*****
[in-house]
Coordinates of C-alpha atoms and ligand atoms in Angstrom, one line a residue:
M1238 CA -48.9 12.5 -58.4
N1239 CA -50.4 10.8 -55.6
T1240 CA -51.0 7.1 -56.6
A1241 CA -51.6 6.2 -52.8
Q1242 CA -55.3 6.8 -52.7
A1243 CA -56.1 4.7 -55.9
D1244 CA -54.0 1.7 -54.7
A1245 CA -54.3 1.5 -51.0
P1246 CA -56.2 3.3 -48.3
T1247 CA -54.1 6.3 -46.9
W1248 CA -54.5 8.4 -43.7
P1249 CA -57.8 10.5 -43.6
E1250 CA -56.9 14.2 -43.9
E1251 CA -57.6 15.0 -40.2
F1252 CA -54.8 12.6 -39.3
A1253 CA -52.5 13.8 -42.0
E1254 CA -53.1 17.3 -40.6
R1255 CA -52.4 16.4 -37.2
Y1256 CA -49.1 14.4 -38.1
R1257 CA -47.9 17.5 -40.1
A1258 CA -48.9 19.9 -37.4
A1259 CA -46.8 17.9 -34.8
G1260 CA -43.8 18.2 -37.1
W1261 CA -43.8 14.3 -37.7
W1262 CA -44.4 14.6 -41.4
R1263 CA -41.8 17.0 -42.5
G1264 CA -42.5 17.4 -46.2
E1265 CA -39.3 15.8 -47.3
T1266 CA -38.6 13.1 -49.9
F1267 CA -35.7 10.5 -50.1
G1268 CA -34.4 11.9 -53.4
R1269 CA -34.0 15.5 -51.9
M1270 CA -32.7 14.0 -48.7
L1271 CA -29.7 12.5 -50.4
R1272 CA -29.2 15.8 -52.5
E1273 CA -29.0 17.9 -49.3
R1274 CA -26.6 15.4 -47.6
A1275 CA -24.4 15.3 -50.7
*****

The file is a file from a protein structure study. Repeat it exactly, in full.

[in-house]
Coordinates of C-alpha atoms and ligand atoms in Angstrom, one line a residue:
M1238 CA -48.9 12.5 -58.4
N1239 CA -50.4 10.8 -55.6
T1240 CA -51.0 7.1 -56.6
A1241 CA -51.6 6.2 -52.8
Q1242 CA -55.3 6.8 -52.7
A1243 CA -56.1 4.7 -55.9
D1244 CA -54.0 1.7 -54.7
A1245 CA -54.3 1.5 -51.0
P1246 CA -56.2 3.3 -48.3
T1247 CA -54.1 6.3 -46.9
W1248 CA -54.5 8.4 -43.7
P1249 CA -57.8 10.5 -43.6
E1250 CA -56.9 14.2 -43.9
E1251 CA -57.6 15.0 -40.2
F1252 CA -54.8 12.6 -39.3
A1253 CA -52.5 13.8 -42.0
E1254 CA -53.1 17.3 -40.6
R1255 CA -52.4 16.4 -37.2
Y1256 CA -49.1 14.4 -38.1
R1257 CA -47.9 17.5 -40.1
A1258 CA -48.9 19.9 -37.4
A1259 CA -46.8 17.9 -34.8
G1260 CA -43.8 18.2 -37.1
W1261 CA -43.8 14.3 -37.7
W1262 CA -44.4 14.6 -41.4
R1263 CA -41.8 17.0 -42.5
G1264 CA -42.5 17.4 -46.2
E1265 CA -39.3 15.8 -47.3
T1266 CA -38.6 13.1 -49.9
F1267 CA -35.7 10.5 -50.1
G1268 CA -34.4 11.9 -53.4
R1269 CA -34.0 15.5 -51.9
M1270 CA -32.7 14.0 -48.7
L1271 CA -29.7 12.5 -50.4
R1272 CA -29.2 15.8 -52.5
E1273 CA -29.0 17.9 -49.3
R1274 CA -26.6 15.4 -47.6
A1275 CA -24.4 15.3 -50.7